The amount of punishment they doled out to each other is astounding. Outside the ring, Toyota and Hokuto brawled and tried to smash each other through a table that refused to break. The match featured some of the stiffest dropkicks you’ll ever see, too. This was a NASCAR race where both leading drivers are more than willing to crash and push a demolished car across the finish lines if need be.
Had Toyota and Inoue hadn’t shined so brightly in May, this could have won Match of the Year.
Manami Toyota vs. Yumiko Hotta (Grand Prix Final)
Seconds into the finals of the Grand Prix tournament and Toyota had the crowd buzzing with a leap to the outside, a perilous and graceful flight capped off a missile dropkick. And thus began a gripping battle for the trophy.
Toyota flailed in pain as Hotta tossed her around. Hotta sneered and showboated as she clamped on her submission holds. The Flying Angel responded with her trademark flurries, zipping around the ring, revving up the crowd.
This bout was an exhibition in the art of the comeback. As Toyota struggled to stand, limping, and fighting, you’re compelled to feel for her. Each of her rallies were thwarted just as they gained momentum. Toyota taking a pair of boots to the teeth as she was about to smash Hotta through a table is a prime example.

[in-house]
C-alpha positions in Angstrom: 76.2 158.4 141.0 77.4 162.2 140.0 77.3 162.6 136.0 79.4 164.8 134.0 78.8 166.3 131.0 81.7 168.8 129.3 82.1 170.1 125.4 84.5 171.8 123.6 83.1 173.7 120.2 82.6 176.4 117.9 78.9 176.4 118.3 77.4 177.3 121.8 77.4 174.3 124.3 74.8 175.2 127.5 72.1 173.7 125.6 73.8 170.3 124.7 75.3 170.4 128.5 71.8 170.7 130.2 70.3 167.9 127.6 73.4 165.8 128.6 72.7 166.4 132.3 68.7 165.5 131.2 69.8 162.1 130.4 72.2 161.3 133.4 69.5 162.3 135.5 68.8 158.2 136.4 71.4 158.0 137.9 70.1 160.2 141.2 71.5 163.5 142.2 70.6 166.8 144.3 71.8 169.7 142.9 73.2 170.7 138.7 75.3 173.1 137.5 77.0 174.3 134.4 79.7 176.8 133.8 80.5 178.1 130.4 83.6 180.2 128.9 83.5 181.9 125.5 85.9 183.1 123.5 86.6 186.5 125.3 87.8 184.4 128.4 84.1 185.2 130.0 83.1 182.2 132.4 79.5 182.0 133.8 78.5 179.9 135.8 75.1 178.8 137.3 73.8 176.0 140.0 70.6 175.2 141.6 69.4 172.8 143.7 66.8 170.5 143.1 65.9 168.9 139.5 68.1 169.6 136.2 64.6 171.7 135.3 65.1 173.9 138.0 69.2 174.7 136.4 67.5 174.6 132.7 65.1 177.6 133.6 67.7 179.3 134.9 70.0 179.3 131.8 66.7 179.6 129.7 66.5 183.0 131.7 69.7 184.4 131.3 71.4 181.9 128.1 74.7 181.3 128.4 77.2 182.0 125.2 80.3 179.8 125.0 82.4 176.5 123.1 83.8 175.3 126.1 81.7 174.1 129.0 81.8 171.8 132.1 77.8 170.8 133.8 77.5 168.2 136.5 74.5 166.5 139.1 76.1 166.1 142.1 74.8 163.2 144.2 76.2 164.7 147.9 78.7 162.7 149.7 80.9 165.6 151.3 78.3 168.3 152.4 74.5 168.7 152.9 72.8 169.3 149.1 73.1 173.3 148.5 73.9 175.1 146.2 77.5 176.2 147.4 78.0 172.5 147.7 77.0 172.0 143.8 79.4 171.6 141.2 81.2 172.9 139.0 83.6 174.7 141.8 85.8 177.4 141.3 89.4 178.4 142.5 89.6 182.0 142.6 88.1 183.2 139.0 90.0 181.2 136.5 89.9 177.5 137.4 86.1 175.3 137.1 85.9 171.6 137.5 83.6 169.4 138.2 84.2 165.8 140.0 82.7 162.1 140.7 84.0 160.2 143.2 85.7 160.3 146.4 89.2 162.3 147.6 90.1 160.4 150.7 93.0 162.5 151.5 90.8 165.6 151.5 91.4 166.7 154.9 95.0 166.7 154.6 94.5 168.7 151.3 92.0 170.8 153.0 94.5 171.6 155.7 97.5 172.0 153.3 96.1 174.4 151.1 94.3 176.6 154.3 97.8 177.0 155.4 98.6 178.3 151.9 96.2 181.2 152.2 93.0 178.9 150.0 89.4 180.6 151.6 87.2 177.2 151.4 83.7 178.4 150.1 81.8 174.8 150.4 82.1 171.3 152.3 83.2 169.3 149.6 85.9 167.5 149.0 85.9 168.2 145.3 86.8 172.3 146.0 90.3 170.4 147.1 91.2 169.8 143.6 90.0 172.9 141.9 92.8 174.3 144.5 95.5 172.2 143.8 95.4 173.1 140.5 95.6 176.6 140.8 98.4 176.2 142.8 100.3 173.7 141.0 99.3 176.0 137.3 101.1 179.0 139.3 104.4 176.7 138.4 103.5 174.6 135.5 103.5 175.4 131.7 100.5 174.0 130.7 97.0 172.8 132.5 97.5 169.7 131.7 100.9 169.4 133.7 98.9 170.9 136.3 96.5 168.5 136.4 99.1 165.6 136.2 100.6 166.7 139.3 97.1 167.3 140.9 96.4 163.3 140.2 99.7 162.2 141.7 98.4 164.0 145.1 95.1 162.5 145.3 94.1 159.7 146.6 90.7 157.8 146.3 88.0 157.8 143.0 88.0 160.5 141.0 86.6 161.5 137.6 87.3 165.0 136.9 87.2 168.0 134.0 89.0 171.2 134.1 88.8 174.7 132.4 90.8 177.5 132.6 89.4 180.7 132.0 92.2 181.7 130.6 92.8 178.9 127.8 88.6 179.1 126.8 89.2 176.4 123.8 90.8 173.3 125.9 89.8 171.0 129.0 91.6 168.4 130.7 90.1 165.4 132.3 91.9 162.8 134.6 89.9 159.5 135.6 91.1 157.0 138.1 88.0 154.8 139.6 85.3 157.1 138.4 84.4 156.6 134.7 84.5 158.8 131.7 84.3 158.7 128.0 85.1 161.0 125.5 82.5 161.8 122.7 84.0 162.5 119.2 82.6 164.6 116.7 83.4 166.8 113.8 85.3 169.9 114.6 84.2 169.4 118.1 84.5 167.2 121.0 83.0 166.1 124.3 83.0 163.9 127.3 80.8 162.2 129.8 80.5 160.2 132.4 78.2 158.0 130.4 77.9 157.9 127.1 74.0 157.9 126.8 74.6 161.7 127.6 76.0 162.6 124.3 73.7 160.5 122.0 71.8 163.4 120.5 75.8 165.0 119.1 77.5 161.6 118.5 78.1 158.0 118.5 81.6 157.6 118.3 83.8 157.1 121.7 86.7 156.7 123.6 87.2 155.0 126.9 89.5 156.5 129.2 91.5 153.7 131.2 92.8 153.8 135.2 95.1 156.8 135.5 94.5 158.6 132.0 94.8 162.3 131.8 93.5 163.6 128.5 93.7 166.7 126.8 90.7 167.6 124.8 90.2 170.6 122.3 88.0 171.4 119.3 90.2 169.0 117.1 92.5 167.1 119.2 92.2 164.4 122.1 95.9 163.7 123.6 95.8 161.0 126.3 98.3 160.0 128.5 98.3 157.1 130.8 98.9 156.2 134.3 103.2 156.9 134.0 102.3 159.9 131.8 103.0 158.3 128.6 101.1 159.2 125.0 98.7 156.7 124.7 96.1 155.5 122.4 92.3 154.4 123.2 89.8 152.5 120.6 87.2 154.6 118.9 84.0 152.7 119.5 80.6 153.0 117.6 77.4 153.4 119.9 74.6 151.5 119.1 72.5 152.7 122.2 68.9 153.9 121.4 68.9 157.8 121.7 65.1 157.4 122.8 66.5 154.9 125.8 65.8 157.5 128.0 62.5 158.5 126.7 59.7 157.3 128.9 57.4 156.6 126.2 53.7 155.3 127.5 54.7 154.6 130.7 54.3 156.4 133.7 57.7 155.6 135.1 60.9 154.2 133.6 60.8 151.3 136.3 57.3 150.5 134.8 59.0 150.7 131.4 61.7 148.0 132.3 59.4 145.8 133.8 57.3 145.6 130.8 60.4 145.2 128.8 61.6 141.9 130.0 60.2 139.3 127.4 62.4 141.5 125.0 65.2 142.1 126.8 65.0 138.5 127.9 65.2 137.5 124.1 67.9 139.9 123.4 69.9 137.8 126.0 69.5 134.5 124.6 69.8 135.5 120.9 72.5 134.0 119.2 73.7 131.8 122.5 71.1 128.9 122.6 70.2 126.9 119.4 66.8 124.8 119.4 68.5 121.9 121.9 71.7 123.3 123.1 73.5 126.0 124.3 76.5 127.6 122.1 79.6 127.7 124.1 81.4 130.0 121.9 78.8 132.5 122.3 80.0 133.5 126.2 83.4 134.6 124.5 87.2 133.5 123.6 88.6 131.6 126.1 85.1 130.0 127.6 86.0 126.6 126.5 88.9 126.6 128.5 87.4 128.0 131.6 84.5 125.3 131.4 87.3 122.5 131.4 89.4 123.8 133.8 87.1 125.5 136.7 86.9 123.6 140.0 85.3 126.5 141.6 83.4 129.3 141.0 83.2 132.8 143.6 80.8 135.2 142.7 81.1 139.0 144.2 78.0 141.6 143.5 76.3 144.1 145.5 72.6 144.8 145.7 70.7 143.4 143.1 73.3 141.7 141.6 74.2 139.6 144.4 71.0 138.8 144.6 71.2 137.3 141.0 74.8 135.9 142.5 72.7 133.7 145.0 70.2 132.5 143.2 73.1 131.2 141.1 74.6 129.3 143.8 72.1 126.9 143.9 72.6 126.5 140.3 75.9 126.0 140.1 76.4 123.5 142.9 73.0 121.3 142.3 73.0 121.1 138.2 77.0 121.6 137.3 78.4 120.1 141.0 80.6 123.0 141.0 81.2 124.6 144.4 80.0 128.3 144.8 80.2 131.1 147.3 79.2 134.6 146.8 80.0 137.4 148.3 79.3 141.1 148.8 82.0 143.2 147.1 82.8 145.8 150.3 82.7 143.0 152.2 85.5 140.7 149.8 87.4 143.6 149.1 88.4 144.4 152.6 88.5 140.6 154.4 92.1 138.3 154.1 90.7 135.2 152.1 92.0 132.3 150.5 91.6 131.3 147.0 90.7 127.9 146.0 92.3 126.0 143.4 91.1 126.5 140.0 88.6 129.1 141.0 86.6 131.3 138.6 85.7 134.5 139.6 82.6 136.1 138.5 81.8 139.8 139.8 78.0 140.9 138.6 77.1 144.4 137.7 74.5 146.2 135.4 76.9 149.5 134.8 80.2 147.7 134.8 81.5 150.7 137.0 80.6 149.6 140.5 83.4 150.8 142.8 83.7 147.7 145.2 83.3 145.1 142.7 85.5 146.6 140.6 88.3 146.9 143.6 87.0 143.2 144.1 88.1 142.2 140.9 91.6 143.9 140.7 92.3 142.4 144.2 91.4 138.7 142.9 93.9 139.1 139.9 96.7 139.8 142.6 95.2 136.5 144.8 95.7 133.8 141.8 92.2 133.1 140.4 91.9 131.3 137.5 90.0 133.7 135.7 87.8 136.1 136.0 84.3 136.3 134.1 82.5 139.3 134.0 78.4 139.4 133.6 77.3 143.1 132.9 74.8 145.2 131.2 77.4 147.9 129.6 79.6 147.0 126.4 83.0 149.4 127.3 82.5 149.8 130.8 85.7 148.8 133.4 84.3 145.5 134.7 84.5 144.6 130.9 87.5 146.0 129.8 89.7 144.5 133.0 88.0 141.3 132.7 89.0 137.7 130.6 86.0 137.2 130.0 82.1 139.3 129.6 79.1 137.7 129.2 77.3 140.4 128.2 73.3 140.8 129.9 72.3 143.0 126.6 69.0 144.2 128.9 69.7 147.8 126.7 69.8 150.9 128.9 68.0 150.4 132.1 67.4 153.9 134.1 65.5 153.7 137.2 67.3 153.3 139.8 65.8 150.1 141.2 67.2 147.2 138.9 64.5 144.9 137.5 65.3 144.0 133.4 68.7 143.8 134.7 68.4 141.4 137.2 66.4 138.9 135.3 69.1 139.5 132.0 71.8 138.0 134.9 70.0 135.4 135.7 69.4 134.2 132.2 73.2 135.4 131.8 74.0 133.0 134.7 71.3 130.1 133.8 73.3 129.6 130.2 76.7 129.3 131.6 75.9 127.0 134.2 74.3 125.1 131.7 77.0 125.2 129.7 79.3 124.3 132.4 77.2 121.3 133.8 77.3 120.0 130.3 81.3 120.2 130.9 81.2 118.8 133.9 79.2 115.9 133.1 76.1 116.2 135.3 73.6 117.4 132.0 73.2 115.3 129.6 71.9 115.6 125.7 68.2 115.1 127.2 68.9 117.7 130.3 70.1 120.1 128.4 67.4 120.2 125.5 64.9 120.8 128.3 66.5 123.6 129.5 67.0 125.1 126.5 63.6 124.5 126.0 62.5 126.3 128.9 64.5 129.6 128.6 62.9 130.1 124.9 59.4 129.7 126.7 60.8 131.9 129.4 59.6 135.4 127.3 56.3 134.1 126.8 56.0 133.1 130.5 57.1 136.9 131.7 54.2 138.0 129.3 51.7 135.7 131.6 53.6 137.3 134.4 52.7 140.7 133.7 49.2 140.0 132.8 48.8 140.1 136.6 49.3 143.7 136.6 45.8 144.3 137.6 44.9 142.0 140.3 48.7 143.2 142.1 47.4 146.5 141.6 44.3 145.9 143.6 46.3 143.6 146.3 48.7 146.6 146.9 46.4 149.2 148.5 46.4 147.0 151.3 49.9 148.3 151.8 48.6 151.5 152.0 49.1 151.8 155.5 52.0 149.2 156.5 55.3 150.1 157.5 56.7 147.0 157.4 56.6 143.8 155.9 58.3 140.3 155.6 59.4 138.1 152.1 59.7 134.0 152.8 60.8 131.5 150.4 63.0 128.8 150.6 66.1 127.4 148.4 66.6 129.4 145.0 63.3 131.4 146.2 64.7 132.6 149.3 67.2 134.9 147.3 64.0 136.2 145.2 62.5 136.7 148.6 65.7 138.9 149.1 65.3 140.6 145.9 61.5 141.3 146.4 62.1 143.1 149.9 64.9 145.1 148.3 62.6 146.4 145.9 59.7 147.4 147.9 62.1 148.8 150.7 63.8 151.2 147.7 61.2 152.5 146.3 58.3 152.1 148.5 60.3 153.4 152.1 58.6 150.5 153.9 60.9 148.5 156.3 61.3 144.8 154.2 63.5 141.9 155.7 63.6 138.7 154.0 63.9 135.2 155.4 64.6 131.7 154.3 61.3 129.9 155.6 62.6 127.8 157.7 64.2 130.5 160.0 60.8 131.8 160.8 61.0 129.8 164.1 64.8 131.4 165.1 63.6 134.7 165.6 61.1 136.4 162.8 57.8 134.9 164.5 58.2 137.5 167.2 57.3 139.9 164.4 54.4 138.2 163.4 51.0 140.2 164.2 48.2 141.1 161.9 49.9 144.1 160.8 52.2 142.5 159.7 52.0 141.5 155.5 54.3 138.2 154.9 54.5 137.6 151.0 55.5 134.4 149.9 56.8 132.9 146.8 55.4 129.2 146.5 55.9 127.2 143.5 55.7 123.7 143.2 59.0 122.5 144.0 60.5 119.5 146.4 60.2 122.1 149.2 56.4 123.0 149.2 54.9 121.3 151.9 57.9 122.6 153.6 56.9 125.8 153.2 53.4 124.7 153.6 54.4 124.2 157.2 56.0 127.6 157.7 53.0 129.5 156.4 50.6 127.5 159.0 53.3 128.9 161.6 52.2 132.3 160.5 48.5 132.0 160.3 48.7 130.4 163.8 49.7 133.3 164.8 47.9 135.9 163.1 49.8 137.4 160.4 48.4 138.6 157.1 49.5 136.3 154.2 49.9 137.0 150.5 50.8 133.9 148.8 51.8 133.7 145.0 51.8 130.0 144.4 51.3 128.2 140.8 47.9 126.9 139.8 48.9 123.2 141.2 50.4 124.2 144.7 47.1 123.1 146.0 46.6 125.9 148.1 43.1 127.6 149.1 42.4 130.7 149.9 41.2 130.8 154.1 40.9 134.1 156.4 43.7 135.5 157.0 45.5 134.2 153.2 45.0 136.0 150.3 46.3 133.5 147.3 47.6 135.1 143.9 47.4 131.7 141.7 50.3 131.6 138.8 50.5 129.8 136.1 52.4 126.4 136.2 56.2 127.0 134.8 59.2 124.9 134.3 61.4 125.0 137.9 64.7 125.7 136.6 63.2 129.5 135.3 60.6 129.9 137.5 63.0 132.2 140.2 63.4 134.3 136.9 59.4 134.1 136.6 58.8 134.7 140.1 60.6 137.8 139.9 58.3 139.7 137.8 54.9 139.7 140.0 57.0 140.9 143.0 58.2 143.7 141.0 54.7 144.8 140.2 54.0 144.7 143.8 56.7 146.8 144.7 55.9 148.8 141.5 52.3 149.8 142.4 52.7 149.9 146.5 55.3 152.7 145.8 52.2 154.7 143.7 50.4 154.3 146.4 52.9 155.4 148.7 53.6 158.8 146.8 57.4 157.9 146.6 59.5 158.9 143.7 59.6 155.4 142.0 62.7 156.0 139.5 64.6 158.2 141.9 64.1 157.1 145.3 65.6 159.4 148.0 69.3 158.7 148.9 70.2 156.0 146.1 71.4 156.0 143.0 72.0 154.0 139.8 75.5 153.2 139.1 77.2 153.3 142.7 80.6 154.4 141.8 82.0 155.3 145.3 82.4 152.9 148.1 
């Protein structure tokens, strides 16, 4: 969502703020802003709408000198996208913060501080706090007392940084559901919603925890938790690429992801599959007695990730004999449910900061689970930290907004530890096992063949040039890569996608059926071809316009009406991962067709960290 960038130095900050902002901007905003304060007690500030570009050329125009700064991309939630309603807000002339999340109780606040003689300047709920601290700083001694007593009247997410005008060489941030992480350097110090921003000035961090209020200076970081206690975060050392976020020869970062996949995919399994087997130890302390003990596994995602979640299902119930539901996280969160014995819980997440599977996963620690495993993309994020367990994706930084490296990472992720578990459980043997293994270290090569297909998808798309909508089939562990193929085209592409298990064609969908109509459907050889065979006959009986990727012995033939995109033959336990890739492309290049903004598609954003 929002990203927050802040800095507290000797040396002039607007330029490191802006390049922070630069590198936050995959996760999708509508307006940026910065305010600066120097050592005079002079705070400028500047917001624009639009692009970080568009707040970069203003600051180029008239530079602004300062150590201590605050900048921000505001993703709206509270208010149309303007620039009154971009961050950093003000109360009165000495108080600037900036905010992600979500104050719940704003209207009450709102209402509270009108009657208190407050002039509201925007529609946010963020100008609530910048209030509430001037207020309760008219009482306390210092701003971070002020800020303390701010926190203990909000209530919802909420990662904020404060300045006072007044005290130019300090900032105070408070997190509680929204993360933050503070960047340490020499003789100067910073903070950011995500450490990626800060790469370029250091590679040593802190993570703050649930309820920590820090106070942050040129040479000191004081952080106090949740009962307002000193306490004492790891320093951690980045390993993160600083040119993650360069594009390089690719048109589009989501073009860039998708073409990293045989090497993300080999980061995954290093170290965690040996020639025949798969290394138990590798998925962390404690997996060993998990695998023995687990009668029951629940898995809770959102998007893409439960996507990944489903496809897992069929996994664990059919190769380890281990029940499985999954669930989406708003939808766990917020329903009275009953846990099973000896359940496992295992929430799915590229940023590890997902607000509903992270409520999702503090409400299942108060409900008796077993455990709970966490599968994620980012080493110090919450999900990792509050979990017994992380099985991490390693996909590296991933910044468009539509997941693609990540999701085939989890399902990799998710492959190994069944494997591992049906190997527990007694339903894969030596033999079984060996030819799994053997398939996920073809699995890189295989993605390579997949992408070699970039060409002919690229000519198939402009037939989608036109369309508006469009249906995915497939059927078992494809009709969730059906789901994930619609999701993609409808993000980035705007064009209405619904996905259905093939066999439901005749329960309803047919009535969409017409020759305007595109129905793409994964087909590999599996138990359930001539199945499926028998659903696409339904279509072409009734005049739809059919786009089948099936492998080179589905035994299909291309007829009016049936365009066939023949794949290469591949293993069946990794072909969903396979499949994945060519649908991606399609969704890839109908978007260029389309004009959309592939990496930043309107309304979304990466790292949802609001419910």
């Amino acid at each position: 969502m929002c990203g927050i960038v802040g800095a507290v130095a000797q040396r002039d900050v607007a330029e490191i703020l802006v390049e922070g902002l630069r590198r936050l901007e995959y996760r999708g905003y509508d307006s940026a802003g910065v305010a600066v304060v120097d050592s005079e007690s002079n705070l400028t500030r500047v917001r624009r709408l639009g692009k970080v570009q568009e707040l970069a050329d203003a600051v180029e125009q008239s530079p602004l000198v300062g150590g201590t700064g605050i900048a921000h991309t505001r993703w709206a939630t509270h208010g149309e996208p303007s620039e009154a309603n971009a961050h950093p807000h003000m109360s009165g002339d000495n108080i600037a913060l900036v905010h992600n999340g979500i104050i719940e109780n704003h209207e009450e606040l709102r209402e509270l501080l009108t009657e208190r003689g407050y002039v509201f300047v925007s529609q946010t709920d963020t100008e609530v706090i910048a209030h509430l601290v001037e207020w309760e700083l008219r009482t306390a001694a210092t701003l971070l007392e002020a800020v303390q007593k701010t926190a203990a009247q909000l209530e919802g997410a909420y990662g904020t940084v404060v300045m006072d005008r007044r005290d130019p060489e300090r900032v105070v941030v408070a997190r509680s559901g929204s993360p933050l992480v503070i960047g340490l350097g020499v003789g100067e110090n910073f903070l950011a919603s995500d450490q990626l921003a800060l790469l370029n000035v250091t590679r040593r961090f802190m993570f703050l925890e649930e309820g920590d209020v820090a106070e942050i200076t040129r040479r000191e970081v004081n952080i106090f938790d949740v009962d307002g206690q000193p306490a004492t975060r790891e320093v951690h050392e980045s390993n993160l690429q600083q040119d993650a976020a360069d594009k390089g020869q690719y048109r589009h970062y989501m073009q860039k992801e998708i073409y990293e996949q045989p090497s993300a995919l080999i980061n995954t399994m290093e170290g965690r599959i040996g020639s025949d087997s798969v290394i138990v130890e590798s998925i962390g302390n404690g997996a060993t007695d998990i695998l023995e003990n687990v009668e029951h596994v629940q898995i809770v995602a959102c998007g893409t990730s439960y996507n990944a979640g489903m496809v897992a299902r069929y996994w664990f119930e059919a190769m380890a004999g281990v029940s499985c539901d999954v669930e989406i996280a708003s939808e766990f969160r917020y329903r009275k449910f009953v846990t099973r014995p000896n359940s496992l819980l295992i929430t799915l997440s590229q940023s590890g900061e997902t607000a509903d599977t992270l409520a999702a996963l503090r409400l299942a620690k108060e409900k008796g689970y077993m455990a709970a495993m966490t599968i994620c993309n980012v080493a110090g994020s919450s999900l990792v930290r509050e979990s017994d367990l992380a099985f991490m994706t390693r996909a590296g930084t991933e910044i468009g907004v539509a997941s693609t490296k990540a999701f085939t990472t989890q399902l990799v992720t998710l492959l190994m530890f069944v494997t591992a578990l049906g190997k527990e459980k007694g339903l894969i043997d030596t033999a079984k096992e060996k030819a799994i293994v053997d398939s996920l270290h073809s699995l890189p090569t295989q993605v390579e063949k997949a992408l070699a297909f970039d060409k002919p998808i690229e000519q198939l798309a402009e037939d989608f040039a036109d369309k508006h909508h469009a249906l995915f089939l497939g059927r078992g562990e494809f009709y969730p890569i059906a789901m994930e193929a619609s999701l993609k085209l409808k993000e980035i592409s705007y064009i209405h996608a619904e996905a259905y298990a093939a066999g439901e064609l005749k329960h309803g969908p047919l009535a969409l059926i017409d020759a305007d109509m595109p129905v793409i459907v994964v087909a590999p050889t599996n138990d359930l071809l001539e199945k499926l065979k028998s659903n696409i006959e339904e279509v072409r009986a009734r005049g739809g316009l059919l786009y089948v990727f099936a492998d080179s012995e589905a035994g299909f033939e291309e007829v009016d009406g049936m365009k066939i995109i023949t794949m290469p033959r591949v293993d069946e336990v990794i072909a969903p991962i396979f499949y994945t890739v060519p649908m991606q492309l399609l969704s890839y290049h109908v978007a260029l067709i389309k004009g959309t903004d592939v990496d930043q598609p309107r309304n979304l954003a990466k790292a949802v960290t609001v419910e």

The final act was electric. Kick-outs, thunderous suplexes, the crowd chanting Toyota’s name, it all added up to a moving match. A Japanese Ocean Suplex served as the final note, a power chord that echoed as Toyota celebrated, overcome with emotion.
Manami Toyota vs. Dynamite Kansai (AJW Monday Night Sensation)
Toyota reclaiming the WWWA world title is a marvel to watch.
The David and Goliath story has been told countless times in wrestling. Toyota and Kansai take the familiar trope and pump it with high-voltage energy. A dominant, merciless Kansai is perfectly paired against the gutsy challenger.
The two wrestlers knock the snot out of each other in an intense bout. Toyota suffers through a barrage of stiff kicks to the chest. When she fires back, she is bursting with adrenaline, an extra level of ferocity on her dropkicks. Toyota pushing herself through pain and disappointment as she chops down a monster is absolutely beautiful.
Both wrestlers do a superb job of thinking that Toyota has little chance to win. Think Brock Lesnar vs. Daniel Bryan from Survivor Series 2018. That dynamic makes The Flying Angel’s victory all the more powerful and the match all the more memorable.
30-match gauntlet challenge (AJW Zenjo X’Mas Night)
AJW celebrated Christmas with a gauntlet in Korakuen Hall.
By Toyota’s standards, this is no tour de force, but it’s a mighty fun way to end a tremendous year. She took on the entire roster, one by one. Aja Kong, Tomoko Watanabe, Kyoko Inoue, and Yumiko Hotta all came stomping in to fight an increasingly weakened Toyota.
It’s a match comprised of squashes and in-ring sprints.
Toyota delivers some artful dropkicks. She and her foes trade some nasty strikes. The Flying Angel wipes out a succession of foes, and it’s hard to not get sucked in.
The action is fast. The setup is unique. The bout is an exciting exclamation point to punctuate Toyota’s best year.
This is the first installment of a series chronicling wrestlers’ best bell-to-bell years. Stay tuned for future editions of The Year of Years.